with and prototype

Discussion in 'Javascript' started by Robert, Aug 24, 2005.

  1. Robert

    Robert Guest

    Hi,

    I can use "with" like this:

    function MyObject(message)
    {
    this.message = message;
    }
    function _MyObject_speak()
    {
    alert(this.message);
    }

    with (MyObject)
    {
    prototype.speak = _MyObject_speak;
    }


    I was wondering why I can't use "with" like this:

    with (MyObject.prototype)
    {
    speak = _MyObject_speak;
    }
    Robert, Aug 24, 2005
    #1
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  2. Robert

    web.dev Guest

    Robert wrote:
    > Hi,
    >
    > I can use "with" like this:
    >
    > function MyObject(message)
    > {
    > this.message = message;
    > }
    > function _MyObject_speak()
    > {
    > alert(this.message);
    > }
    >
    > with (MyObject)
    > {
    > prototype.speak = _MyObject_speak;
    > }
    >
    >
    > I was wondering why I can't use "with" like this:
    >
    > with (MyObject.prototype)
    > {
    > speak = _MyObject_speak;
    > }


    Hi Robert,

    When you use with(MyObject), you're accessing properties of MyObject
    within that scope. Therefore, extending MyObject is valid.

    However, when you use with(MyObject.prototype), you're accessing
    properties of MyObject.prototype within that scope. Therefore, you're
    not performing extensions to your MyObject.

    :) So you just misunderstood the behavior of the with statement.

    Hope this helps.
    web.dev, Aug 24, 2005
    #2
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  3. Robert wrote:
    <snip>
    > I can use "with" like this:


    Be aware that the - with - statement is a part of javascript that some
    informed opinion would like to see eliminated from the language
    entirely, resulting in its use being strongly discouraged.

    I don't hold such a strong opinion on the subject, but I find that I
    have little use for the - with - statement. There is one interesting use
    for it in deliberately augmenting the scope chains of function
    expressions evaluate in a - with - statement (an alternative to using
    closures, or a different sort of closure, depending on how you look at
    it). But that is very far from an everyday requirement (and there are
    issues with older language implementations) and apart from that the use
    of - with - statements just seems to render source code obscure.

    The supporters of the - with - statement point out that it can reduce
    script size (and/or typing), but there are other ways of doing that
    (with at least equally obscure results).

    > function MyObject(message)
    > {
    > this.message = message;
    > }
    > function _MyObject_speak()
    > {
    > alert(this.message);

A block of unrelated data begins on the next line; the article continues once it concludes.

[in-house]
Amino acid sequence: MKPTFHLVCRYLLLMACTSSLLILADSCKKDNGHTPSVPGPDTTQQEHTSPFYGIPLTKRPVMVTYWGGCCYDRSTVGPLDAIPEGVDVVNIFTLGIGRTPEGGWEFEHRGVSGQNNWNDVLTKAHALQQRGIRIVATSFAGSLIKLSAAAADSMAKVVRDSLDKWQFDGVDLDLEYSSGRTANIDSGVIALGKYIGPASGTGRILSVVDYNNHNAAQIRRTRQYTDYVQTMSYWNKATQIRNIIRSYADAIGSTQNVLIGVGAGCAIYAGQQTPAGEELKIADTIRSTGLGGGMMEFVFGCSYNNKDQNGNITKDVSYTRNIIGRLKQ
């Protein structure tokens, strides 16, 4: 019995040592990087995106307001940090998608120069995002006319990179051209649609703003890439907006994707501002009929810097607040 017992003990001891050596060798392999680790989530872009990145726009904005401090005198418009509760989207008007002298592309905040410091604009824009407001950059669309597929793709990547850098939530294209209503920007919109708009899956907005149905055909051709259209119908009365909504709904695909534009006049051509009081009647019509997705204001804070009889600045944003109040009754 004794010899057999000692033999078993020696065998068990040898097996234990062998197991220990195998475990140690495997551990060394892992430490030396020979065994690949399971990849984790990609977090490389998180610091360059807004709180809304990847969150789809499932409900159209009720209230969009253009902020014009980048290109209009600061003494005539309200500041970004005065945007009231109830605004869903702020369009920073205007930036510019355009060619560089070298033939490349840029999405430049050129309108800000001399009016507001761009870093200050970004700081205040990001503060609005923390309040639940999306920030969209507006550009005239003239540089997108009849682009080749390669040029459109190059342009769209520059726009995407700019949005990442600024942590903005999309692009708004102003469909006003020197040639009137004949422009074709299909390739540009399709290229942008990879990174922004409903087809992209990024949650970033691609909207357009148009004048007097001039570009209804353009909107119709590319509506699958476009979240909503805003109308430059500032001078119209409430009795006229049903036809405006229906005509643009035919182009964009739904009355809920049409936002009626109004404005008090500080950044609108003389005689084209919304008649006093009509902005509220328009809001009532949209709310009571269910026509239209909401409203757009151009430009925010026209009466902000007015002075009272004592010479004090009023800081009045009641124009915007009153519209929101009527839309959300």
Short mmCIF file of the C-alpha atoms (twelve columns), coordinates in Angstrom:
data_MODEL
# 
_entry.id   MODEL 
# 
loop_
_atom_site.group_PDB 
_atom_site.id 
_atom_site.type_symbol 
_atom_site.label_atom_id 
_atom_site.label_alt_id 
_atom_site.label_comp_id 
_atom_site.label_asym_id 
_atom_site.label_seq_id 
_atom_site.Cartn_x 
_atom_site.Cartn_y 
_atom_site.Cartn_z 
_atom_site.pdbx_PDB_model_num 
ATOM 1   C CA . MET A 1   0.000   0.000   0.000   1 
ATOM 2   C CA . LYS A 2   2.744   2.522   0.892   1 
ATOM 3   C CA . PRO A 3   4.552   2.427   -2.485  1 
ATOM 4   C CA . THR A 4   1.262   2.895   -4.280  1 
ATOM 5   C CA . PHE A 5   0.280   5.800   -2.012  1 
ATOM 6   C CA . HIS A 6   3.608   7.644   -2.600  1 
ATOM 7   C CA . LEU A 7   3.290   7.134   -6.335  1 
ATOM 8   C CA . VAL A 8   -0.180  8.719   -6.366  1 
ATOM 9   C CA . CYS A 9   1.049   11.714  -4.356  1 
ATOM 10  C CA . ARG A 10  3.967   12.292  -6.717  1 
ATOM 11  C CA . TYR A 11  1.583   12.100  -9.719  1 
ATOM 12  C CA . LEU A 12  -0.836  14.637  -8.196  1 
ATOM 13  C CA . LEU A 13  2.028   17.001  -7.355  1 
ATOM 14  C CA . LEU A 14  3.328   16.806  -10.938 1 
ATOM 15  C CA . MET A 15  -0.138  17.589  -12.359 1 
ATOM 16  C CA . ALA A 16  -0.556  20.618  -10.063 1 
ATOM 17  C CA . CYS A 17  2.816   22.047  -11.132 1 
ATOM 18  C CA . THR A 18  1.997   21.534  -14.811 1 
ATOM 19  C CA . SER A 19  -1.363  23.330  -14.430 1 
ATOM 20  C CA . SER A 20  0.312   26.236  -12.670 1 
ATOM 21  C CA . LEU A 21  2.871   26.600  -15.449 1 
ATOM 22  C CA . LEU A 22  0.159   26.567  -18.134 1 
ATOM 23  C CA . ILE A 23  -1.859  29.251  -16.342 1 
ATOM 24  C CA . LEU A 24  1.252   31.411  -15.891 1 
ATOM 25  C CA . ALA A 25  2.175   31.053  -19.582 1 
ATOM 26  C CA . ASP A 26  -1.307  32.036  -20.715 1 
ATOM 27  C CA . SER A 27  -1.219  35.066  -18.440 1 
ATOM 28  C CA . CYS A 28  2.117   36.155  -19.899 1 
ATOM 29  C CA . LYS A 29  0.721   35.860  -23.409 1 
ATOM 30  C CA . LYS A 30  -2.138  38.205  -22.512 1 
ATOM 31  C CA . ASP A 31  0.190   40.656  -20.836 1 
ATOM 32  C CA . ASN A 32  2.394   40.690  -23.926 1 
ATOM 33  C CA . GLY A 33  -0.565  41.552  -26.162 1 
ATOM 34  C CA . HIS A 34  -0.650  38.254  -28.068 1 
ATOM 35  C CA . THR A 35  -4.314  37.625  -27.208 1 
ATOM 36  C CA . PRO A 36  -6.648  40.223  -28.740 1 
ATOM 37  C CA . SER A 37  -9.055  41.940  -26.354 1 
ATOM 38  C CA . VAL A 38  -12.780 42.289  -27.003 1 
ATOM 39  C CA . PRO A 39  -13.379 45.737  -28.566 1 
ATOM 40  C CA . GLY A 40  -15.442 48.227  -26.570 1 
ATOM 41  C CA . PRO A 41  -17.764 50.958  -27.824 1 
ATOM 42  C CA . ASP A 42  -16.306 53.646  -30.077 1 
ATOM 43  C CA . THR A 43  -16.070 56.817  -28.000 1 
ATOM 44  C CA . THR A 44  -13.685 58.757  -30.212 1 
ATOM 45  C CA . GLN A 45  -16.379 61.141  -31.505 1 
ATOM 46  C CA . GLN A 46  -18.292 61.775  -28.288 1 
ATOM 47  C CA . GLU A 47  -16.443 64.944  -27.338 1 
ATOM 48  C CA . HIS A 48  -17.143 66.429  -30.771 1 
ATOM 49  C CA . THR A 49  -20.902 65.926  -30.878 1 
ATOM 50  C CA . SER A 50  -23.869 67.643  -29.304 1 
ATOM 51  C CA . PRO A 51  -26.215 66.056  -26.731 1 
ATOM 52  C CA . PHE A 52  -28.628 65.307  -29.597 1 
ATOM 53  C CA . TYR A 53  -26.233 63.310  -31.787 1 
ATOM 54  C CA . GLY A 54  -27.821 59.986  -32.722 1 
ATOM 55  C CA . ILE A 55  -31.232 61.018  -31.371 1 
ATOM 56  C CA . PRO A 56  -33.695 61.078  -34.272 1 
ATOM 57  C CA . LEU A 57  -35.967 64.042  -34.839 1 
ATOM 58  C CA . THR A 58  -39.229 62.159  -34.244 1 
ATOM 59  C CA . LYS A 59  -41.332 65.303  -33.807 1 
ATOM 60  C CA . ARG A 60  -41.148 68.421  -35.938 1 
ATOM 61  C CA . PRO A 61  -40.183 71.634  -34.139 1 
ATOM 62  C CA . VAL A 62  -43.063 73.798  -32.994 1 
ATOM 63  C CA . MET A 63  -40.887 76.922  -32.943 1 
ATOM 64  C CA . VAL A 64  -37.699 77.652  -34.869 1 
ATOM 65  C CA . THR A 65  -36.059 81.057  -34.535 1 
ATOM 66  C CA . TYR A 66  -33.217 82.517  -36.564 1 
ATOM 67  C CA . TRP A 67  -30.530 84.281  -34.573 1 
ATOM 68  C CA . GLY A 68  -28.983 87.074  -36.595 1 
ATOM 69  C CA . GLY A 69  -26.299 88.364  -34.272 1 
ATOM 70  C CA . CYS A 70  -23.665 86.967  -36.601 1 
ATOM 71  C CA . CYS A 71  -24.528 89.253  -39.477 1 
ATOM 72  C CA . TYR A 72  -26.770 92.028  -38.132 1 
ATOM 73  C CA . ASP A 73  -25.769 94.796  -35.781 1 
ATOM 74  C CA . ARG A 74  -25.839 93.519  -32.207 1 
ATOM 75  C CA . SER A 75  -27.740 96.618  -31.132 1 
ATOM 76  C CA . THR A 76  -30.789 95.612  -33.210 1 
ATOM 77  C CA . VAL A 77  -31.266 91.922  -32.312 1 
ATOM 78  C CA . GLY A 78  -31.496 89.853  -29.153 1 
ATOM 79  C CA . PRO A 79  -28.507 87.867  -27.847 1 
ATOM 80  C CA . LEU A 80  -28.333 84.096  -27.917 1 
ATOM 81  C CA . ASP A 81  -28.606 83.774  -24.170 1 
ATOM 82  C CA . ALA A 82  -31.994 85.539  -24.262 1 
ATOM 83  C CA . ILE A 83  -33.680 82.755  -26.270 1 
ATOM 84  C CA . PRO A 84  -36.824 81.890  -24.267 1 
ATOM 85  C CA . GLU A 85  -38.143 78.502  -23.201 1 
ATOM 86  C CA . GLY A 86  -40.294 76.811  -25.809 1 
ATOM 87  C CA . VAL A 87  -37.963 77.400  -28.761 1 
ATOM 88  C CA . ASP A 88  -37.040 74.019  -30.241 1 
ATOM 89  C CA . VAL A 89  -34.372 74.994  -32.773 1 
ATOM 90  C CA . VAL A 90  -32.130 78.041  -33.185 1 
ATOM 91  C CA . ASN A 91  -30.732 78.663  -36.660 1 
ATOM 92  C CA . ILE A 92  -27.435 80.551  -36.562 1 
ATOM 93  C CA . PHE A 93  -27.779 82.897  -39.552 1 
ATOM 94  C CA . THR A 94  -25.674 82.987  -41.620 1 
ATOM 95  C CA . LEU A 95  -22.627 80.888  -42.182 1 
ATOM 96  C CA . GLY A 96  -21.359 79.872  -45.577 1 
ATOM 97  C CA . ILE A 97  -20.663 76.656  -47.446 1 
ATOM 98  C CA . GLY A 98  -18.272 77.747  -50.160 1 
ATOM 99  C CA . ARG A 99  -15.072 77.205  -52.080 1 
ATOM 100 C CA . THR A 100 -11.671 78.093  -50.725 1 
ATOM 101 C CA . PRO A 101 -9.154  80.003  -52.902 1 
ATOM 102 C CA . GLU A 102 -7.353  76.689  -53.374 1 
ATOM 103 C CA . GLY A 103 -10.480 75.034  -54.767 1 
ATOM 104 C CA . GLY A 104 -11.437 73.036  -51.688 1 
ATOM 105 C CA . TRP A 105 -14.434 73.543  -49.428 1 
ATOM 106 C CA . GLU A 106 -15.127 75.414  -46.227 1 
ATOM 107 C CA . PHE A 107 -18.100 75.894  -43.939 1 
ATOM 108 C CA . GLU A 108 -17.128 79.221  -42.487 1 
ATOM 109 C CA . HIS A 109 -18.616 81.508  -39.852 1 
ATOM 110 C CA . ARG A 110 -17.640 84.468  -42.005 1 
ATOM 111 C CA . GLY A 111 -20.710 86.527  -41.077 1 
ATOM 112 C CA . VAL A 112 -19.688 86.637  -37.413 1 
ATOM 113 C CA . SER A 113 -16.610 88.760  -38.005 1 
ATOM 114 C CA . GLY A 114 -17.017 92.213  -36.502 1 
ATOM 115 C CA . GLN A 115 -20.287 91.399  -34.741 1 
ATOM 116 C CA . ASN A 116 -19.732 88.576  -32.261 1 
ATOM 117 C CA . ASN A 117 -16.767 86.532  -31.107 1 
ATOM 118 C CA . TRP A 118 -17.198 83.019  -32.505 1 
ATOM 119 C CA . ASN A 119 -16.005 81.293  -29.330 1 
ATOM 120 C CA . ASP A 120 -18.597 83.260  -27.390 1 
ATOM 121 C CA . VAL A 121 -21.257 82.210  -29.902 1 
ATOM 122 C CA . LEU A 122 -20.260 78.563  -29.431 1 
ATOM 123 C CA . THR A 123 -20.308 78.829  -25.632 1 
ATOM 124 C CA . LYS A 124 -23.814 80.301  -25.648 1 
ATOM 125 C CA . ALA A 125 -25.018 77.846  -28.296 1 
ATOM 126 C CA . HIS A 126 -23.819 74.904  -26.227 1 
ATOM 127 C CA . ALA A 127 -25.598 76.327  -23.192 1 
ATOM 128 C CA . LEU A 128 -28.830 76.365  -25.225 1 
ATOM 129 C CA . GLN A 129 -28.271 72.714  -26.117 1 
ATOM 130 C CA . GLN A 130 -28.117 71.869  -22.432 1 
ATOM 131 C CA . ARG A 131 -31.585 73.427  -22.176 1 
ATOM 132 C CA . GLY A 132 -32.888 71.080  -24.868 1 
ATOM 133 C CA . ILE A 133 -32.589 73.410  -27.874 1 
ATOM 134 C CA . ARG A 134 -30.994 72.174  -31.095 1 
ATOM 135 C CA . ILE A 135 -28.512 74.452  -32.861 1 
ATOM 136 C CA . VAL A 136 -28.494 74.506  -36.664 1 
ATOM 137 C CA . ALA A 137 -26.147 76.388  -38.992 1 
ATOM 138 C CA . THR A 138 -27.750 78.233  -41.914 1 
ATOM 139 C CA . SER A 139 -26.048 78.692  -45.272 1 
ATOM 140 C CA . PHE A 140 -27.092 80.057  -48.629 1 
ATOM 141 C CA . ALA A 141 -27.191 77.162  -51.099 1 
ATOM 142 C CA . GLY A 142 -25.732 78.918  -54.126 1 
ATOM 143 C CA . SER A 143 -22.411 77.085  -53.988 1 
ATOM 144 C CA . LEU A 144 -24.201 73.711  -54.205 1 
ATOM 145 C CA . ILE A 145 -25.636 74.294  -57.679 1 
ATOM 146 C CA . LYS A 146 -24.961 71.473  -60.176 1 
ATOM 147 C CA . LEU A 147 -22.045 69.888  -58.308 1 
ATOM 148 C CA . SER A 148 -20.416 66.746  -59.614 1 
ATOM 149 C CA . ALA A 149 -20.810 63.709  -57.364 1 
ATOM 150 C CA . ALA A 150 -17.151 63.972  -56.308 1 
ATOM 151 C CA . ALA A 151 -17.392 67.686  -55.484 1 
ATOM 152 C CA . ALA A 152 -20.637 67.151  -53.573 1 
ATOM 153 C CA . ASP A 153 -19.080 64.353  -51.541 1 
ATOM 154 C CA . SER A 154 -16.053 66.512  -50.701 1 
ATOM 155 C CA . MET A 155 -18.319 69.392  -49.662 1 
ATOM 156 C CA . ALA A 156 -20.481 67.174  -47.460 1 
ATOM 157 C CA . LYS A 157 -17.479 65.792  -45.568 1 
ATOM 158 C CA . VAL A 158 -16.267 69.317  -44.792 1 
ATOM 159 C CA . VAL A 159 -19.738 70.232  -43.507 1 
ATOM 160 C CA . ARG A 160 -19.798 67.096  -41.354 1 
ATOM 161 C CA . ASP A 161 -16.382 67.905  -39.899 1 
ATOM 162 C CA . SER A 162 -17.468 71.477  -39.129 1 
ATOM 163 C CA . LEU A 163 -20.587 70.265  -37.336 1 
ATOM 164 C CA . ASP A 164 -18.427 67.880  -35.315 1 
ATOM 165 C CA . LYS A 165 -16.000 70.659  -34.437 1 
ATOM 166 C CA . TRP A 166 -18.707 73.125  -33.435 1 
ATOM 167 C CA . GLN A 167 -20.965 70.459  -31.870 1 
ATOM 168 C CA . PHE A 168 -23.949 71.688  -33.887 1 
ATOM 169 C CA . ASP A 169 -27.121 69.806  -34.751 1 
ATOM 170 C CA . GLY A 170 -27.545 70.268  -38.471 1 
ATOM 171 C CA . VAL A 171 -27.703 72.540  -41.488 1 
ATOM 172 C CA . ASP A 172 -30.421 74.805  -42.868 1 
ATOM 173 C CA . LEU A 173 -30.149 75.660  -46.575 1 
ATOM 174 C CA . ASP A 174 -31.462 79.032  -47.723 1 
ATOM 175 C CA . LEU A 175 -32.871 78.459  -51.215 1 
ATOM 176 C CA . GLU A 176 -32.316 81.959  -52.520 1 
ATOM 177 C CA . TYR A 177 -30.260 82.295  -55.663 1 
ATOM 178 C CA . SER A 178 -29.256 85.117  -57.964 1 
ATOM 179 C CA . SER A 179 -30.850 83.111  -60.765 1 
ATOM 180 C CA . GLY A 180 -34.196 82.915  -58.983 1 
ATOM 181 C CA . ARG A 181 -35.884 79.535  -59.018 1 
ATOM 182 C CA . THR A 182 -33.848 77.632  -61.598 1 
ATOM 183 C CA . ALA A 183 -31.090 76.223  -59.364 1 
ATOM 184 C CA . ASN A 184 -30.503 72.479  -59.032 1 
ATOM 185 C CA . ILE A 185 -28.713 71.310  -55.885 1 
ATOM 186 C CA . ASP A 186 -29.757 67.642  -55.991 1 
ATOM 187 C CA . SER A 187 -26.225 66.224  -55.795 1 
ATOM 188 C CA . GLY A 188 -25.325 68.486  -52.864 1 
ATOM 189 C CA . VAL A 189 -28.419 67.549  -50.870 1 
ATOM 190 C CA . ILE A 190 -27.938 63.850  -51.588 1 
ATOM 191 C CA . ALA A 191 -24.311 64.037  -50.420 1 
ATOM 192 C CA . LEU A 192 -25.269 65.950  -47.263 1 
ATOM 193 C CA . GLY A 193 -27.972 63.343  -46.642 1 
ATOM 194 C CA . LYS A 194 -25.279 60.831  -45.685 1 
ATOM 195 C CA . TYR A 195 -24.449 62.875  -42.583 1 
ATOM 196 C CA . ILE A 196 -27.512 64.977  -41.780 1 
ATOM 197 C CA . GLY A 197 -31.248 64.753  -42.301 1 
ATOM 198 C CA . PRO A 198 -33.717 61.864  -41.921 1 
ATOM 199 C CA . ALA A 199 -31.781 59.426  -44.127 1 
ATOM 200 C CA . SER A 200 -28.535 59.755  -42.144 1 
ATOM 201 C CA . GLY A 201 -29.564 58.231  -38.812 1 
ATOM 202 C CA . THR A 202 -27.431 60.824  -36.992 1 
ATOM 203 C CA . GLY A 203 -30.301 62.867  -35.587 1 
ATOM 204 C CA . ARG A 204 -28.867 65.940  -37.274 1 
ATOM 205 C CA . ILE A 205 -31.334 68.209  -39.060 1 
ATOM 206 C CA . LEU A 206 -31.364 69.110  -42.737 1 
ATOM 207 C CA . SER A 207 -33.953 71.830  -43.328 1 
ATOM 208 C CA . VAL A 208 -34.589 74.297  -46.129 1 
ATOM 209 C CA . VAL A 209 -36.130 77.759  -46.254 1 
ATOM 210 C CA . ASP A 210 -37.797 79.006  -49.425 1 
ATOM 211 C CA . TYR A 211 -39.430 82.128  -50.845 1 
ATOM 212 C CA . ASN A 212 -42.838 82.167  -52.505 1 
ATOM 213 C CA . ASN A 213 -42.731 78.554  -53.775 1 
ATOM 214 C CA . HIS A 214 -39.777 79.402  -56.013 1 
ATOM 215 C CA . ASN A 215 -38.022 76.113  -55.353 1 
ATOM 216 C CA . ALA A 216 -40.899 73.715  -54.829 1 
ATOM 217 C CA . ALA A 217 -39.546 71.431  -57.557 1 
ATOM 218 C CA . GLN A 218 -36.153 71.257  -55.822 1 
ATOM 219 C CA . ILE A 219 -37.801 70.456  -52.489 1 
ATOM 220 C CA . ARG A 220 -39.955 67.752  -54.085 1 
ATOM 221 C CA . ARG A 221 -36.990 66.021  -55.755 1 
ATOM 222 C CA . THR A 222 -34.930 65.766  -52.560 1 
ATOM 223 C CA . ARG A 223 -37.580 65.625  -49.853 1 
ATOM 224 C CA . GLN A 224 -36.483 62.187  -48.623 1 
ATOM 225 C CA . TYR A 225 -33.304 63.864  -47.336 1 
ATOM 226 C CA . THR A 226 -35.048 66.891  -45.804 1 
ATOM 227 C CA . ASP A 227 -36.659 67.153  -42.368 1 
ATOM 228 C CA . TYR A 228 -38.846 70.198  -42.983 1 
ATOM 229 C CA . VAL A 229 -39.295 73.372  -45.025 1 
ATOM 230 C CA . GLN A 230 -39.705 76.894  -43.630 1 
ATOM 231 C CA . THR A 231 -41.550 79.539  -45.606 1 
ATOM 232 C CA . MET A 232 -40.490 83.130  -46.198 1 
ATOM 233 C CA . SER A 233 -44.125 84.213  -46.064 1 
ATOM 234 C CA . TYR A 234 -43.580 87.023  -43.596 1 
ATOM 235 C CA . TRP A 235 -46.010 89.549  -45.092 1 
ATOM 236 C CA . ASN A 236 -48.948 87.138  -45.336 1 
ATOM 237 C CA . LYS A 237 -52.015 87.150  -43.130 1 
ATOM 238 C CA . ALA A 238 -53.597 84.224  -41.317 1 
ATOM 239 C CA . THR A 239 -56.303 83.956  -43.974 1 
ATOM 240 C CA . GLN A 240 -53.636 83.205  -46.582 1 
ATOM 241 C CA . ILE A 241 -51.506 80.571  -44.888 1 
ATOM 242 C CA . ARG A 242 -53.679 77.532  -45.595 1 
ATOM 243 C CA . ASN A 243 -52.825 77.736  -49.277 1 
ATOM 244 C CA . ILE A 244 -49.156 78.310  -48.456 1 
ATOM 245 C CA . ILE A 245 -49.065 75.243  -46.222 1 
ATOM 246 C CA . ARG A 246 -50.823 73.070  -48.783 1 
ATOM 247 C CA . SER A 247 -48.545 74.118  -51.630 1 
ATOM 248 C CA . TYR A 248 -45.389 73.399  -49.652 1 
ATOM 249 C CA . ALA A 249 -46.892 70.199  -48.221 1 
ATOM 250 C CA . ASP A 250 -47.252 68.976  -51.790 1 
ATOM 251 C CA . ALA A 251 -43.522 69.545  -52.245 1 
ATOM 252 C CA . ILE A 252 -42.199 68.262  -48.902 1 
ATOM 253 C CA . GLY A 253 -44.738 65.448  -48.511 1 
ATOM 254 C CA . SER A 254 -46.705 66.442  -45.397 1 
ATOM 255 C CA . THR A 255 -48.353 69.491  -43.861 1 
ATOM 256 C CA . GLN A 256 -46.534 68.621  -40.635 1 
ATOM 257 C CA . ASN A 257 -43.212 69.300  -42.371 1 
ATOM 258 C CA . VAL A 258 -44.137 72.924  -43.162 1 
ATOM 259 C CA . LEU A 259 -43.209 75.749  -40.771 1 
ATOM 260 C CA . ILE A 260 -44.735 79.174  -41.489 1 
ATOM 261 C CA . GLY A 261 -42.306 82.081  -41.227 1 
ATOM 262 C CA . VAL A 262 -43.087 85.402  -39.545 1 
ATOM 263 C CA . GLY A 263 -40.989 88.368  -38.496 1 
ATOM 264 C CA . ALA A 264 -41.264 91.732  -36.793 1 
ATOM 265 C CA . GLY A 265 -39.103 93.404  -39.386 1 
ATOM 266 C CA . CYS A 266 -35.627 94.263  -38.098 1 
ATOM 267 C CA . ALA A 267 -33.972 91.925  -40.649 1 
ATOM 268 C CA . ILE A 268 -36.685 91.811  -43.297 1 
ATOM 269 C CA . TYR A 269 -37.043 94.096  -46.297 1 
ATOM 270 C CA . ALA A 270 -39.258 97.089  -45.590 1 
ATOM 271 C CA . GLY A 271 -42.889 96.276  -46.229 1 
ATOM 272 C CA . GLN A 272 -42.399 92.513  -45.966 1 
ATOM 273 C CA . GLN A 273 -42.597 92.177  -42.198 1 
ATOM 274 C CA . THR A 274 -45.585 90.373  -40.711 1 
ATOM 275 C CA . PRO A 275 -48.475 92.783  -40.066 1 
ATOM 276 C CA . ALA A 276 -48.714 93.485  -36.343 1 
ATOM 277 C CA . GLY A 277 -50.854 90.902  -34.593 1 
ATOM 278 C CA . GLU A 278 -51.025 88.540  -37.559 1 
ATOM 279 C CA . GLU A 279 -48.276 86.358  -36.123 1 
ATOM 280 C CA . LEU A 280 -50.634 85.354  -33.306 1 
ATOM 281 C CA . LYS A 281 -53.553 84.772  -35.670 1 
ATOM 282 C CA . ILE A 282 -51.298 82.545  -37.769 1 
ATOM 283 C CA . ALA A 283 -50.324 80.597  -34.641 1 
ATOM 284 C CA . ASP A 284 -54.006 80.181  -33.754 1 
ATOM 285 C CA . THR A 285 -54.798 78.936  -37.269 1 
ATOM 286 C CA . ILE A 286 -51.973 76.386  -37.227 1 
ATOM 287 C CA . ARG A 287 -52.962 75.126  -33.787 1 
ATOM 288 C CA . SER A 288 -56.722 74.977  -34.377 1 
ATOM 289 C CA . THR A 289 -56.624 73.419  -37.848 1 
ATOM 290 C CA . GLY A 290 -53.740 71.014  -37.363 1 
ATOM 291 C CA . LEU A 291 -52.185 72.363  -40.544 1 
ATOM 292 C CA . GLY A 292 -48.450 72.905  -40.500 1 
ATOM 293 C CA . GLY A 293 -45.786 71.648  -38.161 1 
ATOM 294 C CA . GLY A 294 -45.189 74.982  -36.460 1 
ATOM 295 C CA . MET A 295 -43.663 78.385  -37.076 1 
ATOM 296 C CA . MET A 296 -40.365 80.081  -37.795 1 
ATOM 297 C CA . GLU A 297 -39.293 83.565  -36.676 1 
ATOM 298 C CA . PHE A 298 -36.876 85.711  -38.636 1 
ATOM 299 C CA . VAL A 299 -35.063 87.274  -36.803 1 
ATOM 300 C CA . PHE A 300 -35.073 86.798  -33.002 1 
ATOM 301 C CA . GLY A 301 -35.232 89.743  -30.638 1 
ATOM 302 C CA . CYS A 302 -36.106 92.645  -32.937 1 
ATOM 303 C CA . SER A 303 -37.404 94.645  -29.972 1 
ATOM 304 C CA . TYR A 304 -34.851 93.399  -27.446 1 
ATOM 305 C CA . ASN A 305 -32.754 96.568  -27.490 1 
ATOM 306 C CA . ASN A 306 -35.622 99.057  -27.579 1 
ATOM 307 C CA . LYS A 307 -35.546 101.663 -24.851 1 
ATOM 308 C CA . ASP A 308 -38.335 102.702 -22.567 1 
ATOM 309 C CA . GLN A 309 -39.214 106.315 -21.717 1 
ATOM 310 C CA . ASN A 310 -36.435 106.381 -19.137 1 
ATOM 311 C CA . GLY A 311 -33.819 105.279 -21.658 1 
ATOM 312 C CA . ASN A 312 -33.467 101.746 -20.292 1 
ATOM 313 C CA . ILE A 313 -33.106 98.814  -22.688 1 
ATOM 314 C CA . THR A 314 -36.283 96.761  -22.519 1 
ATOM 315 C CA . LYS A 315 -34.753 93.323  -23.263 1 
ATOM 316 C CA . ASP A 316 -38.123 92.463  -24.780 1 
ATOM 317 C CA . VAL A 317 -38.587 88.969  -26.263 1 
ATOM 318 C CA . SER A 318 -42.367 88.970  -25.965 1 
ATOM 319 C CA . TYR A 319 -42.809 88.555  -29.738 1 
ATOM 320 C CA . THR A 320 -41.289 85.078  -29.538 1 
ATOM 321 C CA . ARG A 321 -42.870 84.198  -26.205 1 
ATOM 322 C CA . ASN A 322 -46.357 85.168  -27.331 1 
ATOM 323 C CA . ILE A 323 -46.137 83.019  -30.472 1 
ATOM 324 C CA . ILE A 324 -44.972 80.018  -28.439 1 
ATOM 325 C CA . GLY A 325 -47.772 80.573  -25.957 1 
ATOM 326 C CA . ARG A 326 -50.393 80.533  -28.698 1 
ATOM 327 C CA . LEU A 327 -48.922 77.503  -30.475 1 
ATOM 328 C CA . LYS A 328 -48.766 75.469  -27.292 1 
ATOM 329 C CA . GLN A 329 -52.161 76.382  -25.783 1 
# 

> }
    >
    > with (MyObject)
    > {
    > prototype.speak = _MyObject_speak;
    > }


    You can do that, but I don't see any reason for doing so. Assigning
    methods to prototypes is clearly and easily achieved with statements
    such as:-

    MyObject.prototype.speak = function(arg1, arg2){
    ... //function body
    };

    - or entire prototypes compactly defined as:-

    MyObject.prototype = {
    speak:function(arg1, arg2){
    ... //function body
    },
    act:function(){
    ... //function body
    },
    ... // etc.
    };

    > I was wondering why I can't use "with" like this:


    The - with - statement acts by evaluating its expression
    (MyObject.prototype in this case,) type-converting the result into an
    object (no conversion is necessary if the expression resolves as an
    object, which is expected in the case of - MyObject.prototype -), and
    then adding that object to the top of the current execution context's
    scope chain for the duration of the evaluation of the statement that
    follows (which may be, and usually would be, a Block statement
    containing other statements).

    Unqualified Identifiers are resolved against the scope chain of the
    current execution contexts (ECMA 262 3rd edition; section 10.1.4). The
    object at the top of the scope chain is examined to see if it has a
    property with a name that corresponds with the Identifier. If it does
    then the Identifier is resolved as a reference to that object using the
    name that was found.

    In the terms of the specification; an instance of the internal Reference
    type is returned that has the object as its 'base object' and the
    corresponding property name as its 'property name' (ECMA 262, 3rd
    edition; section 8.7). This Reference type instance is used to target
    assignment ( [[Put]] ) operations and to source retrieval ( [[Get]] )
    operations, and is an internal intermediate result used in resolving
    expressions in place of the original Identifier.

    If the object does not have a property with a corresponding name then
    the next object in the scope chain undergoes a similar examination. This
    goes on until either one of the objects on the scope chain is found with
    a correspondingly named property, or the scope chain comes to an end
    (scope chains are always finite by specification).

    If Identifier resolution against the scope chain cannot resolve an
    Identifier (it gets to the end of the scope chain without finding a